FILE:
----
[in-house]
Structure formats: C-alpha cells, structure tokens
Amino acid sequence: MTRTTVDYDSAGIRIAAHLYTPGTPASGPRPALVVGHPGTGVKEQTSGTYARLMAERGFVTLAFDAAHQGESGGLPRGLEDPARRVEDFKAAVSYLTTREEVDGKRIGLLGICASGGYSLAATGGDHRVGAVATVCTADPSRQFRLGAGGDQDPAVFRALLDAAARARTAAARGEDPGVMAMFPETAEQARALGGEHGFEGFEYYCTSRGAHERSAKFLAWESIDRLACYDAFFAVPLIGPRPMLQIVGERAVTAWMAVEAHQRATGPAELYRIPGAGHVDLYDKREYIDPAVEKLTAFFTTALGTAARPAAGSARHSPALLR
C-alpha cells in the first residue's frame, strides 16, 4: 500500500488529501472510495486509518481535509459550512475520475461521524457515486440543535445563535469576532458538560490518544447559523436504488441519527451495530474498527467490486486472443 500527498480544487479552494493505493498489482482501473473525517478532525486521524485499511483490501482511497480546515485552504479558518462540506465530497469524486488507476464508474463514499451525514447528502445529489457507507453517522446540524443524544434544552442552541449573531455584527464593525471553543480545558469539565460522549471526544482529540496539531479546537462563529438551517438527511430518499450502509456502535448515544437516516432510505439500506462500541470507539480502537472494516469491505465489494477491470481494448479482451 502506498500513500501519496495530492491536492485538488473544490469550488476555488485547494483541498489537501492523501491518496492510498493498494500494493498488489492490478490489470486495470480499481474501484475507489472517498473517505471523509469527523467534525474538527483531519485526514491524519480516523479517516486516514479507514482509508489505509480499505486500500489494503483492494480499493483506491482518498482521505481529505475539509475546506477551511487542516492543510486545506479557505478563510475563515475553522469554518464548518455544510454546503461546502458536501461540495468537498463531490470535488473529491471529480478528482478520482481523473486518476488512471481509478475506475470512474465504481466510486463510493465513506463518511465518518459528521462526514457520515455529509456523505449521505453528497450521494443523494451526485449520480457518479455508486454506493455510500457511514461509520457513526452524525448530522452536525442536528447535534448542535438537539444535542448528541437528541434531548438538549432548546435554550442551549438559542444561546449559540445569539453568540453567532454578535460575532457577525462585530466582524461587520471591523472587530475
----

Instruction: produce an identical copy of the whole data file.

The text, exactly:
[in-house]
Structure formats: C-alpha cells, structure tokens
Amino acid sequence: MTRTTVDYDSAGIRIAAHLYTPGTPASGPRPALVVGHPGTGVKEQTSGTYARLMAERGFVTLAFDAAHQGESGGLPRGLEDPARRVEDFKAAVSYLTTREEVDGKRIGLLGICASGGYSLAATGGDHRVGAVATVCTADPSRQFRLGAGGDQDPAVFRALLDAAARARTAAARGEDPGVMAMFPETAEQARALGGEHGFEGFEYYCTSRGAHERSAKFLAWESIDRLACYDAFFAVPLIGPRPMLQIVGERAVTAWMAVEAHQRATGPAELYRIPGAGHVDLYDKREYIDPAVEKLTAFFTTALGTAARPAAGSARHSPALLR
C-alpha cells in the first residue's frame, strides 16, 4: 500500500488529501472510495486509518481535509459550512475520475461521524457515486440543535445563535469576532458538560490518544447559523436504488441519527451495530474498527467490486486472443 500527498480544487479552494493505493498489482482501473473525517478532525486521524485499511483490501482511497480546515485552504479558518462540506465530497469524486488507476464508474463514499451525514447528502445529489457507507453517522446540524443524544434544552442552541449573531455584527464593525471553543480545558469539565460522549471526544482529540496539531479546537462563529438551517438527511430518499450502509456502535448515544437516516432510505439500506462500541470507539480502537472494516469491505465489494477491470481494448479482451 502506498500513500501519496495530492491536492485538488473544490469550488476555488485547494483541498489537501492523501491518496492510498493498494500494493498488489492490478490489470486495470480499481474501484475507489472517498473517505471523509469527523467534525474538527483531519485526514491524519480516523479517516486516514479507514482509508489505509480499505486500500489494503483492494480499493483506491482518498482521505481529505475539509475546506477551511487542516492543510486545506479557505478563510475563515475553522469554518464548518455544510454546503461546502458536501461540495468537498463531490470535488473529491471529480478528482478520482481523473486518476488512471481509478475506475470512474465504481466510486463510493465513506463518511465518518459528521462526514457520515455529509456523505449521505453528497450521494443523494451526485449520480457518479455508486454506493455510500457511514461509520457513526452524525448530522452536525442536528447535534448542535438537539444535542448528541437528541434531548438538549432548546435554550442551549438559542444561546449559540445569539453568540453567532454578535460575532457577525462585530466582524461587520471591523472587530475